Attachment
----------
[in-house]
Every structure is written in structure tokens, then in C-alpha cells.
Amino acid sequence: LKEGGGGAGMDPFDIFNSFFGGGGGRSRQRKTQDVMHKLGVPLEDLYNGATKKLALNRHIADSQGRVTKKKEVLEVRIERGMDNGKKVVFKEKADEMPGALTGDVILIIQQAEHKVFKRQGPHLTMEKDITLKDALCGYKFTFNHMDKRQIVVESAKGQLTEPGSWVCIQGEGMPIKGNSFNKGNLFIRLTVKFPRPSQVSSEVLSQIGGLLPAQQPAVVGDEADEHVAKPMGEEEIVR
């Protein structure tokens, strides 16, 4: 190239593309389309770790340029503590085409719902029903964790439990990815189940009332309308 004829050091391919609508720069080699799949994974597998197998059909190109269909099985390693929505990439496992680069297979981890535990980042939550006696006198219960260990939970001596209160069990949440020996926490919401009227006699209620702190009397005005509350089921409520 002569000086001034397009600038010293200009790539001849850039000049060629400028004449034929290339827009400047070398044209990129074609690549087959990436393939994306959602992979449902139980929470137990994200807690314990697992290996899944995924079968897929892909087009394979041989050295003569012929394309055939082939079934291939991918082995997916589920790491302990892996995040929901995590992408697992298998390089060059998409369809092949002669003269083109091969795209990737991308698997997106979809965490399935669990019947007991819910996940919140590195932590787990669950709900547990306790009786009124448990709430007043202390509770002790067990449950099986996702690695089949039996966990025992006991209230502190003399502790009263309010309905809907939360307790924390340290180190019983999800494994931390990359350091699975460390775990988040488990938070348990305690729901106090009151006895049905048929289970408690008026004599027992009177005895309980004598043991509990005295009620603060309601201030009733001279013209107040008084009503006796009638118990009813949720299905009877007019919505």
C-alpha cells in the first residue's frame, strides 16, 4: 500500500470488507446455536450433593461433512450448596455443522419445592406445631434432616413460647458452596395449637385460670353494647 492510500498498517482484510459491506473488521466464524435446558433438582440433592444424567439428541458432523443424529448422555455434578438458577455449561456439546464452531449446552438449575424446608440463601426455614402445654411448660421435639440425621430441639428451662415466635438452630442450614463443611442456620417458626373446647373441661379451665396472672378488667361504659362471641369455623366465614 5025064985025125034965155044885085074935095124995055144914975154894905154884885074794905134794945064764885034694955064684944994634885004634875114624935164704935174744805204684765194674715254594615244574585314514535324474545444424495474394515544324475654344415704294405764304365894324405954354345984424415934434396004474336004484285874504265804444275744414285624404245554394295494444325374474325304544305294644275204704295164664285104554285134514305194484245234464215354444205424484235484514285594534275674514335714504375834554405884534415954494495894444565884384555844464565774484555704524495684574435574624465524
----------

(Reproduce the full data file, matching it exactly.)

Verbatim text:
[in-house]
Every structure is written in structure tokens, then in C-alpha cells.
Amino acid sequence: LKEGGGGAGMDPFDIFNSFFGGGGGRSRQRKTQDVMHKLGVPLEDLYNGATKKLALNRHIADSQGRVTKKKEVLEVRIERGMDNGKKVVFKEKADEMPGALTGDVILIIQQAEHKVFKRQGPHLTMEKDITLKDALCGYKFTFNHMDKRQIVVESAKGQLTEPGSWVCIQGEGMPIKGNSFNKGNLFIRLTVKFPRPSQVSSEVLSQIGGLLPAQQPAVVGDEADEHVAKPMGEEEIVR
């Protein structure tokens, strides 16, 4: 190239593309389309770790340029503590085409719902029903964790439990990815189940009332309308 004829050091391919609508720069080699799949994974597998197998059909190109269909099985390693929505990439496992680069297979981890535990980042939550006696006198219960260990939970001596209160069990949440020996926490919401009227006699209620702190009397005005509350089921409520 002569000086001034397009600038010293200009790539001849850039000049060629400028004449034929290339827009400047070398044209990129074609690549087959990436393939994306959602992979449902139980929470137990994200807690314990697992290996899944995924079968897929892909087009394979041989050295003569012929394309055939082939079934291939991918082995997916589920790491302990892996995040929901995590992408697992298998390089060059998409369809092949002669003269083109091969795209990737991308698997997106979809965490399935669990019947007991819910996940919140590195932590787990669950709900547990306790009786009124448990709430007043202390509770002790067990449950099986996702690695089949039996966990025992006991209230502190003399502790009263309010309905809907939360307790924390340290180190019983999800494994931390990359350091699975460390775990988040488990938070348990305690729901106090009151006895049905048929289970408690008026004599027992009177005895309980004598043991509990005295009620603060309601201030009733001279013209107040008084009503006796009638118990009813949720299905009877007019919505």
C-alpha cells in the first residue's frame, strides 16, 4: 500500500470488507446455536450433593461433512450448596455443522419445592406445631434432616413460647458452596395449637385460670353494647 492510500498498517482484510459491506473488521466464524435446558433438582440433592444424567439428541458432523443424529448422555455434578438458577455449561456439546464452531449446552438449575424446608440463601426455614402445654411448660421435639440425621430441639428451662415466635438452630442450614463443611442456620417458626373446647373441661379451665396472672378488667361504659362471641369455623366465614 5025064985025125034965155044885085074935095124995055144914975154894905154884885074794905134794945064764885034694955064684944994634885004634875114624935164704935174744805204684765194674715254594615244574585314514535324474545444424495474394515544324475654344415704294405764304365894324405954354345984424415934434396004474336004484285874504265804444275744414285624404245554394295494444325374474325304544305294644275204704295164664285104554285134514305194484245234464215354444205424484235484514285594534275674514335714504375834554405884534415954494495894444565884384555844464565774484555704524495684574435574624465524